General Motors Death Watch 90: Flight of Fancy
Did GM buy a piece of Moller International? The General’s recent TV commercials show its full product range rising off traffic-choked roadways and flying off at tremendous speeds. You can almost hear the Skycar's inventor slapping his thigh and yelling “Now THAT’S what I’m talking about!” Of course, that’s not what GM’s talking about. They’re touting their new five-year, 100k mile warranty. Notice I didn’t say “powertrain.” Neither do the ads, which leave viewers with the impression that GM’s products come with five-year, 100k mile bumper-to-bumper protection. Talk about sins of omission…
Let’s be clear about this. A five-year 100k mile bumper-to-bumper warranty would have been big news. GM’s powertrain warranty only assures buyers that the parts that are least likely to break won’t break. It says GM will fix these parts that shouldn’t break without charge and pick you up from the side of the road for free, should one of the parts that shouldn't break breaks and leaves you stranded. Hang on; is this really a major selling point? And doesn't The General have enough trouble moving the metal without trying to invade Toyota’s turf? Toyota has a twenty-year head start in the reliability business; GM doesn’t have twenty years to catch up.
In his official statement, GM CEO Rick Wagoner asserted that the new powertrain warranty “provides GM customers with an unprecedented level of value and peace of mind.” First and most nit-pickingly, the release specifically refers to “GM customers” rather than “new car buyers.” So, forget conquest sales; just make sure that GM loyalists are happy– er. Considering the automaker’s inexorable market share slide, now reduced to an ironically proclaimed “one out of every four cars sold in America,” Rabid Rick's decision to use a powertrain warranty to recapture lost buyers is, at best, ill-advised and overly optimistic.
Second, Rabid Rick's attempt to stake his company's claim as builder of “value” automobiles thrusts a stake through the heart of its business. Last year’s “Fire Sale for Everyone” program K-Martified the company within the pubic consciousness. Continuing down that road places GM into the worst possible market position: more expensive than the cheapest and less desireable than the best. As an automaker with labor and legacy costs larger than Belize’s GNP, GM can't do cheap (at least not without shipping all the work to South Korea). Going for value– rather than focusing on desirability– makes GM vulnerable from all sides.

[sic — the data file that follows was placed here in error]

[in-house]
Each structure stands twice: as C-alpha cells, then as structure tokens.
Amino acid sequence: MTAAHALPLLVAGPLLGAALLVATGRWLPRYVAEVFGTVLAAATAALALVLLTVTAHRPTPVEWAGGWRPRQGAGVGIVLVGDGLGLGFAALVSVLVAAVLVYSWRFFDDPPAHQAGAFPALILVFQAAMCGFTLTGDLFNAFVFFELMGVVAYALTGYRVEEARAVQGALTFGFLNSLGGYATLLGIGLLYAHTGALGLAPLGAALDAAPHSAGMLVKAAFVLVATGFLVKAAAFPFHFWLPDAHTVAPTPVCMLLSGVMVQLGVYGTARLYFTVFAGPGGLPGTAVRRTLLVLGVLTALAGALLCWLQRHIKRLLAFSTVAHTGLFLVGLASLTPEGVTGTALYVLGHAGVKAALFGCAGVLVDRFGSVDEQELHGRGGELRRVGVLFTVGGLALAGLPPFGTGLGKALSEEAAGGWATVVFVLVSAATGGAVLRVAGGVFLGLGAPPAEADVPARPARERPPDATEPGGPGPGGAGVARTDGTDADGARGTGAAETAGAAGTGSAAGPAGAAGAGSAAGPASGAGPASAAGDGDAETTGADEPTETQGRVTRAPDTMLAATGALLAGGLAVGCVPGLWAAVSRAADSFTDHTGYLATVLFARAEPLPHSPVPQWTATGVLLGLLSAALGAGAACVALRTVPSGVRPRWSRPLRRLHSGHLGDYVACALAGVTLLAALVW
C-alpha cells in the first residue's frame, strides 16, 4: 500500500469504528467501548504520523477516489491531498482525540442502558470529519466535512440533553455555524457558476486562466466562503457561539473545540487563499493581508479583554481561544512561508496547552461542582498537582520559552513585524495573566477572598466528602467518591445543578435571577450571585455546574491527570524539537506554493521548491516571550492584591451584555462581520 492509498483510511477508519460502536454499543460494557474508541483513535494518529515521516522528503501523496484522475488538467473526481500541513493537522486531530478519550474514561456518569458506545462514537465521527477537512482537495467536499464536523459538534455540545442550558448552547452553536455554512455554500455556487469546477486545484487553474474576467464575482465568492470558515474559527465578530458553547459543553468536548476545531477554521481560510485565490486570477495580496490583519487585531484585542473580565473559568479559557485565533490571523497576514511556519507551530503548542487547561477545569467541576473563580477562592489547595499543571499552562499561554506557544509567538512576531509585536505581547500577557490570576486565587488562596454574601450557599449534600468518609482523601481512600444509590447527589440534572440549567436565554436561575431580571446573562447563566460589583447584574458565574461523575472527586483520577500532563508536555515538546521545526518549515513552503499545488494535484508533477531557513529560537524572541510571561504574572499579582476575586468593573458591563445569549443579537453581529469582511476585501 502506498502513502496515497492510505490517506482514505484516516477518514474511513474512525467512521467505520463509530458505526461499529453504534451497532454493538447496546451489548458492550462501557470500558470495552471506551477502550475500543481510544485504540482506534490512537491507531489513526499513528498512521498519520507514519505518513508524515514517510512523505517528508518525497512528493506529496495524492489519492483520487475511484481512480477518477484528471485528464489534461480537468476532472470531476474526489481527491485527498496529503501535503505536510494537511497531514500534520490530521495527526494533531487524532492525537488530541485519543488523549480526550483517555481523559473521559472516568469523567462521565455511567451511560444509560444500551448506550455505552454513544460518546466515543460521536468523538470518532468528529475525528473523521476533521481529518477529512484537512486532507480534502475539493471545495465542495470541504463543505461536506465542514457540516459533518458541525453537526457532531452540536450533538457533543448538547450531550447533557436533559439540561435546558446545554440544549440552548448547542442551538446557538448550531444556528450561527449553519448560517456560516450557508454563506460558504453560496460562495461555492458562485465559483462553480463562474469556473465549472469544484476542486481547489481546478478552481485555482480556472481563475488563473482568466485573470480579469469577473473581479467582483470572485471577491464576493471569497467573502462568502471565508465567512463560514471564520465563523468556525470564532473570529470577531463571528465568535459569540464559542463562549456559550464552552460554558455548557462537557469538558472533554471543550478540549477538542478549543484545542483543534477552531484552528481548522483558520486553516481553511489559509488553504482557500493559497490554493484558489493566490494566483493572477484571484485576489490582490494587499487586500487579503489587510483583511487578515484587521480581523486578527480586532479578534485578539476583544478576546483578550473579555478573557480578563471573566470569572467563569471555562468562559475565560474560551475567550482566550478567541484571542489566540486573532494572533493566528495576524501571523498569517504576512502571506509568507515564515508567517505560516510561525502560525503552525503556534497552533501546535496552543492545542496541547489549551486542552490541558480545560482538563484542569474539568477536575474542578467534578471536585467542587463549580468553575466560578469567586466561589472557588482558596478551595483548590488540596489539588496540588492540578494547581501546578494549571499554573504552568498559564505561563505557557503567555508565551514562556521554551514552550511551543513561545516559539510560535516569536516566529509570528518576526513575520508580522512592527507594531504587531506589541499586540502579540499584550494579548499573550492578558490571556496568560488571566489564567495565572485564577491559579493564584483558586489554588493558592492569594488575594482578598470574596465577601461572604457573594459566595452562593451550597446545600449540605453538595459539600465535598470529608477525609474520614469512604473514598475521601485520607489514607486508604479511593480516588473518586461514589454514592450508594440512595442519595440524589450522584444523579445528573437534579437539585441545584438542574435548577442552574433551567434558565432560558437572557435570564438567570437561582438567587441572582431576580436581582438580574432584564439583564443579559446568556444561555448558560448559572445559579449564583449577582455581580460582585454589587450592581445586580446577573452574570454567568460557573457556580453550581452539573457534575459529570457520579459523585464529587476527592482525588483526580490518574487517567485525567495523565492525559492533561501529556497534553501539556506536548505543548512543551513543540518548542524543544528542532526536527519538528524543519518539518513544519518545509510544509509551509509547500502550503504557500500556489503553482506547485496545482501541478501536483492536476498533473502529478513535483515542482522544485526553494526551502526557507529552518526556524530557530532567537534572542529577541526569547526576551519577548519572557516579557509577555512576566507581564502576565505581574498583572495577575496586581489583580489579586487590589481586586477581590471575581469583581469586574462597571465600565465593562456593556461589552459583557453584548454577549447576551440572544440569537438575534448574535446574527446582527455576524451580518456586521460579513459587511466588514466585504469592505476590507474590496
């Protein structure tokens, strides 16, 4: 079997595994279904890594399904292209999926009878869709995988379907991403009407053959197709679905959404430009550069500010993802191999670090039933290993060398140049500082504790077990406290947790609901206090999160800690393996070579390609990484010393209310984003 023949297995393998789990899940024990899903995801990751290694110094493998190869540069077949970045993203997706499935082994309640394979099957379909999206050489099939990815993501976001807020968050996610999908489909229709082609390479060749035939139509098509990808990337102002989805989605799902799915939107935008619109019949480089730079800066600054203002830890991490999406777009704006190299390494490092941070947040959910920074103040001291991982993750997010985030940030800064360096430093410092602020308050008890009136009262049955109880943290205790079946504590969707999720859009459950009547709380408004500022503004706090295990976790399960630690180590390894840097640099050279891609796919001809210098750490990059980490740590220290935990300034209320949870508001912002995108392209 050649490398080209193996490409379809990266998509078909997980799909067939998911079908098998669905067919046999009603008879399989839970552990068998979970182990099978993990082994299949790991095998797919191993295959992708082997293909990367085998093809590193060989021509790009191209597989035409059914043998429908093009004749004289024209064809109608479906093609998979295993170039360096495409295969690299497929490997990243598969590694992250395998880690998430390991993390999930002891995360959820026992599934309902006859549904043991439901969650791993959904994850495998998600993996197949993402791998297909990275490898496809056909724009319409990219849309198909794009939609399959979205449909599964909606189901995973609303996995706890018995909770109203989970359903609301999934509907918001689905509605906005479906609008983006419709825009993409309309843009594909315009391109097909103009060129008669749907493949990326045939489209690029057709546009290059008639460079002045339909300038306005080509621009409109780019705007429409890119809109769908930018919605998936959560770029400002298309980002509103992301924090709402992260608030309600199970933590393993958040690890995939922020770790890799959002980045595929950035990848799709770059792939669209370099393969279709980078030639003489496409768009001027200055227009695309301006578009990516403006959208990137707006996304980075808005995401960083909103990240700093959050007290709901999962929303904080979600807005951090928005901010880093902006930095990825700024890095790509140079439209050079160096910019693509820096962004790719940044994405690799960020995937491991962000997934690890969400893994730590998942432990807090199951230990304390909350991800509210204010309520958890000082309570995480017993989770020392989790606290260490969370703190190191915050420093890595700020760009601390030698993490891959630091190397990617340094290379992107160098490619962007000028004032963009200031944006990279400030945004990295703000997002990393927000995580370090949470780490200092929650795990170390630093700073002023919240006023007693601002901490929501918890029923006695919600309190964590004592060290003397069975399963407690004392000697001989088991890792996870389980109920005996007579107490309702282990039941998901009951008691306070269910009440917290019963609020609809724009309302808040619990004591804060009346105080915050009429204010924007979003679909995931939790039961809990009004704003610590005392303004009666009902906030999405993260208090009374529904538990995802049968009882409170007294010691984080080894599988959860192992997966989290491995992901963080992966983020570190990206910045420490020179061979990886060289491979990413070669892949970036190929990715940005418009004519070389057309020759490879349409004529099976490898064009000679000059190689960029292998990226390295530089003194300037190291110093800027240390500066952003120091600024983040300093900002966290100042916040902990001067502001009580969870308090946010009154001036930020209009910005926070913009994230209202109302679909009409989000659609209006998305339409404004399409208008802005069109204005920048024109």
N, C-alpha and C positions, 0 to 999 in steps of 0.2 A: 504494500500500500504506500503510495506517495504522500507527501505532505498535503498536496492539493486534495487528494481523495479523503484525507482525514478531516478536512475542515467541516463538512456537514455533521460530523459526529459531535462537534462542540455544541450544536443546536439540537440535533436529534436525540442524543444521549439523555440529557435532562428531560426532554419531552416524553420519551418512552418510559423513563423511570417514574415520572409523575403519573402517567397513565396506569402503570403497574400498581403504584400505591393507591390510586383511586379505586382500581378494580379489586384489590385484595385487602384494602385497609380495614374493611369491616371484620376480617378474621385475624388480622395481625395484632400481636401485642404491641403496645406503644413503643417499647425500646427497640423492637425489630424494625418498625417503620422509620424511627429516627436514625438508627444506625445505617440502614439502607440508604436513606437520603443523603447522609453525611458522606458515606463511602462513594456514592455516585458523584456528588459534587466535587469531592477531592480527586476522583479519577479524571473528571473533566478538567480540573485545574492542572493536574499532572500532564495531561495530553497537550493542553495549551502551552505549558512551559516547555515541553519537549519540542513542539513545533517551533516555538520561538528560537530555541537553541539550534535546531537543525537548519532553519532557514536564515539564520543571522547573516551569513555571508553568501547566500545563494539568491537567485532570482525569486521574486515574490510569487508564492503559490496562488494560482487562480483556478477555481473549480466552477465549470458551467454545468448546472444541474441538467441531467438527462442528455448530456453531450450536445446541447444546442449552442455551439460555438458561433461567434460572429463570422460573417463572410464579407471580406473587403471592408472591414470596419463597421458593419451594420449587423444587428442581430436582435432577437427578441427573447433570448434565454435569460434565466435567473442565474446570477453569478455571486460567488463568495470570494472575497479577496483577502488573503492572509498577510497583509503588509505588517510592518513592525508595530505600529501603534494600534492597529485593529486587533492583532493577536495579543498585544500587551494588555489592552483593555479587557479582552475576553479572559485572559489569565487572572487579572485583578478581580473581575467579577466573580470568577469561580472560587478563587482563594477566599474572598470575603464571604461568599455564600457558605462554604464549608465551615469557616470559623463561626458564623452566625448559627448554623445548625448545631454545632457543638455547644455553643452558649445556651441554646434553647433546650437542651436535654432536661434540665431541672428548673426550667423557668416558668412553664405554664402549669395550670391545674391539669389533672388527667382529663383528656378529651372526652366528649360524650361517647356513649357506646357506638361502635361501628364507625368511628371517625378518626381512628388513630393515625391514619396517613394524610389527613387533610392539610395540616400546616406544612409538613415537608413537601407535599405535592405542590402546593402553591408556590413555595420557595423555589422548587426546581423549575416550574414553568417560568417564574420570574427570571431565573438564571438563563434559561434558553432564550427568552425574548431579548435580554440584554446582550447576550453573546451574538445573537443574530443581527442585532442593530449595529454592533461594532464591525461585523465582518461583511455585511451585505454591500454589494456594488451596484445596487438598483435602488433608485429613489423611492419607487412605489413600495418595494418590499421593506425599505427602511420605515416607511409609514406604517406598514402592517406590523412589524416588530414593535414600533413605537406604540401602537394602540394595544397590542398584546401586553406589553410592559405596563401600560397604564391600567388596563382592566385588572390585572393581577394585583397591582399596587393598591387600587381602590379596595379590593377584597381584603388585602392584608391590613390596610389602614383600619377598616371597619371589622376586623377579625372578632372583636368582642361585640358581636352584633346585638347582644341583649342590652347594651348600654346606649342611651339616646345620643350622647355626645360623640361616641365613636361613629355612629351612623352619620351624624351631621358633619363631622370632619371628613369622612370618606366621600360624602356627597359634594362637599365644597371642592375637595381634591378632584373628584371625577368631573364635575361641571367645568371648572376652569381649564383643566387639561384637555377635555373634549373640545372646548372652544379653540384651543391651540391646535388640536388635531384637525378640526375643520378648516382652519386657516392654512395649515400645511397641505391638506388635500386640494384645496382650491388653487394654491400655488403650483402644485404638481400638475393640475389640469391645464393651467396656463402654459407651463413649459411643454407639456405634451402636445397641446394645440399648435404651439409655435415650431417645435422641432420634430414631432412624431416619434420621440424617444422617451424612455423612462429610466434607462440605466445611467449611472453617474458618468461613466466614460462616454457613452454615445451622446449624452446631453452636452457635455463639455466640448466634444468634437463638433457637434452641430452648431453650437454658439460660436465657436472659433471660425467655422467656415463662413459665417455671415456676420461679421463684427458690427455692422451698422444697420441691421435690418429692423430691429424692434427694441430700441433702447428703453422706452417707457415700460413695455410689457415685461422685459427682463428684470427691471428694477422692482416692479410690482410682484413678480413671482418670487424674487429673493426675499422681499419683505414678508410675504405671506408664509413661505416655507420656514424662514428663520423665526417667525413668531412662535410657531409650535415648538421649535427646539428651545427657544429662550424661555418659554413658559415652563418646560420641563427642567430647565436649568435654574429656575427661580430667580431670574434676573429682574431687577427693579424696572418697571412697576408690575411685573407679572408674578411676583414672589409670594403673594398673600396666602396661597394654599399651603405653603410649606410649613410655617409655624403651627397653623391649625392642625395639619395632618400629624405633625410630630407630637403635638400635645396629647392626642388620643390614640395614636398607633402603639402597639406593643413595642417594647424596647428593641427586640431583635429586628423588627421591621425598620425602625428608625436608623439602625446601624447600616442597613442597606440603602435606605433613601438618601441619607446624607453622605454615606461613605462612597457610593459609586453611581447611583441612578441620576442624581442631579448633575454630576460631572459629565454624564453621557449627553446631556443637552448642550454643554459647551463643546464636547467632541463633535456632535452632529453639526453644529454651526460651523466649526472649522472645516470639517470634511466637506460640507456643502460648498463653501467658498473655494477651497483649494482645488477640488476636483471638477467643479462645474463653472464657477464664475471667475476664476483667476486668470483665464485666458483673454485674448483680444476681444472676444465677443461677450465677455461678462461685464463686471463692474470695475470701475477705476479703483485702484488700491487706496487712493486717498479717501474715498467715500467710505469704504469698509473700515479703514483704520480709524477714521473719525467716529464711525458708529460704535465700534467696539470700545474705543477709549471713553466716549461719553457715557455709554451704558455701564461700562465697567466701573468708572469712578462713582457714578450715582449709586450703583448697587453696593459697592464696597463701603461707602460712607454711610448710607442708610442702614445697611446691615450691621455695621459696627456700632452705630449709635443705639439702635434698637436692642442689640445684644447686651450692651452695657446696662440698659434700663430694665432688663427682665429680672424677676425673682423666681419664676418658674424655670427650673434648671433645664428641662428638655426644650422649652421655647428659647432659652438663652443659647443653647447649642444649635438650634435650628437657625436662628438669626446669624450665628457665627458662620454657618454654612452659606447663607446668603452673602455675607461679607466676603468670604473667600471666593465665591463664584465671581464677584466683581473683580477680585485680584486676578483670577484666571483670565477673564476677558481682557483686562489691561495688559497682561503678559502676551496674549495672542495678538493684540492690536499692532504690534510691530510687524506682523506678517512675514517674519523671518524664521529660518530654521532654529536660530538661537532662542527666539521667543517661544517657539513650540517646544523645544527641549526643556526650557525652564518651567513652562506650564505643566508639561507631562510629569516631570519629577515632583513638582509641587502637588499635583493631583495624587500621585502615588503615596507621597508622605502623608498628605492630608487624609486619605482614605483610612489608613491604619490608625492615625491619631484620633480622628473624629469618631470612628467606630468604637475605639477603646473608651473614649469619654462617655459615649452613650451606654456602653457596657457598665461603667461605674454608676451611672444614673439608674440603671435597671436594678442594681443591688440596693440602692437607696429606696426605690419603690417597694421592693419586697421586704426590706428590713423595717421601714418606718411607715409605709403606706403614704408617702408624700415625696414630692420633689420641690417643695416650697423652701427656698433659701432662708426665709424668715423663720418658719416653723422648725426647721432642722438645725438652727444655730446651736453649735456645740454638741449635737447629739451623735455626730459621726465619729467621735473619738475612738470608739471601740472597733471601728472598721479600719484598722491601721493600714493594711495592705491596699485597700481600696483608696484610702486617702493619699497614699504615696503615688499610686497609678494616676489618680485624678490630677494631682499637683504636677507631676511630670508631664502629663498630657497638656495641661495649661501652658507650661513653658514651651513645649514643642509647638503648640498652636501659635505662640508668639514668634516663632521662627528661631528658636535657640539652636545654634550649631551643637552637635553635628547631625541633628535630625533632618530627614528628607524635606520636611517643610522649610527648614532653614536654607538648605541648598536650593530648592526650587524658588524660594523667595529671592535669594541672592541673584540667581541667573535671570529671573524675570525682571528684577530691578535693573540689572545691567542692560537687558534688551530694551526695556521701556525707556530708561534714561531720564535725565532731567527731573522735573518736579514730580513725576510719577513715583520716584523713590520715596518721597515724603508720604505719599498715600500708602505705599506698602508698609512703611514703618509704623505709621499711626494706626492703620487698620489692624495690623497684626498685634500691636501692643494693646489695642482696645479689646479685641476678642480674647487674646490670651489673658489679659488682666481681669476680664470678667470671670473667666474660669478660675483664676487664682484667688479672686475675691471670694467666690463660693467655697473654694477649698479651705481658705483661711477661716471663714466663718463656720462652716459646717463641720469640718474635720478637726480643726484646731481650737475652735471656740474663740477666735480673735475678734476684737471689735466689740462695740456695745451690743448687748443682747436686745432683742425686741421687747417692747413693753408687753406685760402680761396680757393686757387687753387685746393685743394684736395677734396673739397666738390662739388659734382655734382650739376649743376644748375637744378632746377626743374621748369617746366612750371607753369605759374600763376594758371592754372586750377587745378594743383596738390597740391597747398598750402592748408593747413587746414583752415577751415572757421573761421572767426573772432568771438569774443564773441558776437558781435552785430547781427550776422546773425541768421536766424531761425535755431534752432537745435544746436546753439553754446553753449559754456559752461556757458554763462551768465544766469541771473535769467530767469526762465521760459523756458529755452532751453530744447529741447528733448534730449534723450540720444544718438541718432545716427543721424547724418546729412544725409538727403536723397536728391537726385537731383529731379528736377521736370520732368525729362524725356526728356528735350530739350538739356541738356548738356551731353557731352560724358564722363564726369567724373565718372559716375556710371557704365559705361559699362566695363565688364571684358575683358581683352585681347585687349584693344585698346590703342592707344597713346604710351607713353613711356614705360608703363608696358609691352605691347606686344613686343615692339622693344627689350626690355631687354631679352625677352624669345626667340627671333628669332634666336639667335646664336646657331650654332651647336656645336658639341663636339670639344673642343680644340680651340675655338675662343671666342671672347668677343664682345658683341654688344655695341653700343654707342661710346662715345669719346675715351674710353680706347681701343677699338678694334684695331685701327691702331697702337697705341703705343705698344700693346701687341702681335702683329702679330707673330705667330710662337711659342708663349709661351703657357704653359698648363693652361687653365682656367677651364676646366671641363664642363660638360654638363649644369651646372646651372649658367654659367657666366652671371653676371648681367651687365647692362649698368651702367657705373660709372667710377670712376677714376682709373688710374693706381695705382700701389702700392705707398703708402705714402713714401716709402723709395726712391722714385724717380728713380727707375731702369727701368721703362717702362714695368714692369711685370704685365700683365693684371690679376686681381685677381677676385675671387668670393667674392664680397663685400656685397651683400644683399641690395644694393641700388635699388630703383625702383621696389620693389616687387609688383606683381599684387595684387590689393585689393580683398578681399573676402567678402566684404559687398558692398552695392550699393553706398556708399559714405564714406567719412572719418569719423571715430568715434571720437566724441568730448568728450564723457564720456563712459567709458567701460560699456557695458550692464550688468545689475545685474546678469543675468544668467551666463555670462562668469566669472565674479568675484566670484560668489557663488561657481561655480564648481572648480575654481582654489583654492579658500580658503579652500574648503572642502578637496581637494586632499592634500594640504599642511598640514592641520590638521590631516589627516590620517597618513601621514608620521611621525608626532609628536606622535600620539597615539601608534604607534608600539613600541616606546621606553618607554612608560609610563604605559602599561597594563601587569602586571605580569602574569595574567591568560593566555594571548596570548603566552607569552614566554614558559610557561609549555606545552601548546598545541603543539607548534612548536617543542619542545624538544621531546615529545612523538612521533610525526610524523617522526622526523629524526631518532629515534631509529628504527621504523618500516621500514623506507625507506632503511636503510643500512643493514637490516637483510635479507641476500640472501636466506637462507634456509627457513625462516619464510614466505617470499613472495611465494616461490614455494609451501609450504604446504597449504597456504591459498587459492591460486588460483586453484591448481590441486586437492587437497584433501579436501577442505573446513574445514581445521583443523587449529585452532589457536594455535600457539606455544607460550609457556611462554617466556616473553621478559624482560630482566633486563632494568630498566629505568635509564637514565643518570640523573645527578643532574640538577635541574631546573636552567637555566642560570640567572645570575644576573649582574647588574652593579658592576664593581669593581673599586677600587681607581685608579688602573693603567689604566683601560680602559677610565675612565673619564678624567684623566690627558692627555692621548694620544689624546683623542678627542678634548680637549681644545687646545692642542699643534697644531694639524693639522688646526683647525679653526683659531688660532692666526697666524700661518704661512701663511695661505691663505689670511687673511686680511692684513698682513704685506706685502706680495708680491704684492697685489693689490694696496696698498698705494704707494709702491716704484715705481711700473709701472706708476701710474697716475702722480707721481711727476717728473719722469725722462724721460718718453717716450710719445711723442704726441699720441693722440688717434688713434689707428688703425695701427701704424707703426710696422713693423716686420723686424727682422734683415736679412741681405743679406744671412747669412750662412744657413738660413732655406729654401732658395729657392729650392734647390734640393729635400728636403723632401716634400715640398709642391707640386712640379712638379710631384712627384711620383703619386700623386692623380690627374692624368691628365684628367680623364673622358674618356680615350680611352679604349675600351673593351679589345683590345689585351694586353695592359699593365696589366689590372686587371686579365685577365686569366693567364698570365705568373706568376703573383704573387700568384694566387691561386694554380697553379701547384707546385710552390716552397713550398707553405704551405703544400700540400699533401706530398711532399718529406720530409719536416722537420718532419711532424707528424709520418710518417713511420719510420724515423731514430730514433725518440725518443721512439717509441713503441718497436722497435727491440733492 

And lastly, GM’s attempt to sell its cars based on “peace of mind” is laughable. Again, Toyota owns that mental space. If you widen the concept to include the single largest cost of car ownership– depreciation– Honda kicks GM’s peace-of-mind ass all day long. More to the point, Eric Hirshberg’s claim that his agency’s “Elevate” campaign proves that GM “shed the baggage and went on offense” is just plain wrong. Saying your product doesn’t suck is not the same as saying its better than the other guy’s. And if GM’s vehicles aren’t better than the other guy’s, well, it’s no wonder they’re talking about value for money and warranties.
Of course, it’s hard to see where GM could go these days. In the 40’s, 50’s and early 60’s, GM offered some of the most innovative automobiles in the market, if not the entire world. At the same time, Harley Earl’s sheetmetal captured the hopes and dreams of a nation. While there are some standout niche products in GM’s gi-normous portfolio, the gotta have is gone. The vast majority of GM’s products are… generic. Bland. Boring. Vapid. Unrefined. Uncompetitive. They may not break your heart, but neither do they capture it.
Say what you will about the styling and driving dynamics of a bread-and-butter Corolla, Camry, Accord, Fit, Yaris, etc. Their owners love their cars. (And not just because they’re reliable.) Obviously, GM loyalists also love their motors. But the market share says it all: the so-called imports are winning the campaign for US car buyers’ hearts and minds. Concentrating on the “minds” part of the equation with a new warranty puts the cart before the horse. It’s preaching to the converted. It simply won’t work.
Rest assured, the reckoning is coming. The situation over at bankrupt auto parts supplier Delphi remains unresolved. The UAW is flexing its muscles over at Chrysler, while Delphi’s creditor committee breathes down Call Me Steve Miller’s executive neck and a federal judge's seemingly infinite extensions (on the company’s motion to throw out its union contracts) aren’t. The pickup market, upon which Rabid Rick says his company’s immediate future depends, has tanked so badly that Toyota is scaling back production of its next generation Tundra by a third. Meanwhile, here’s a simple question. If GM could make vehicles that lasted forever, would that be a blessing or a curse?
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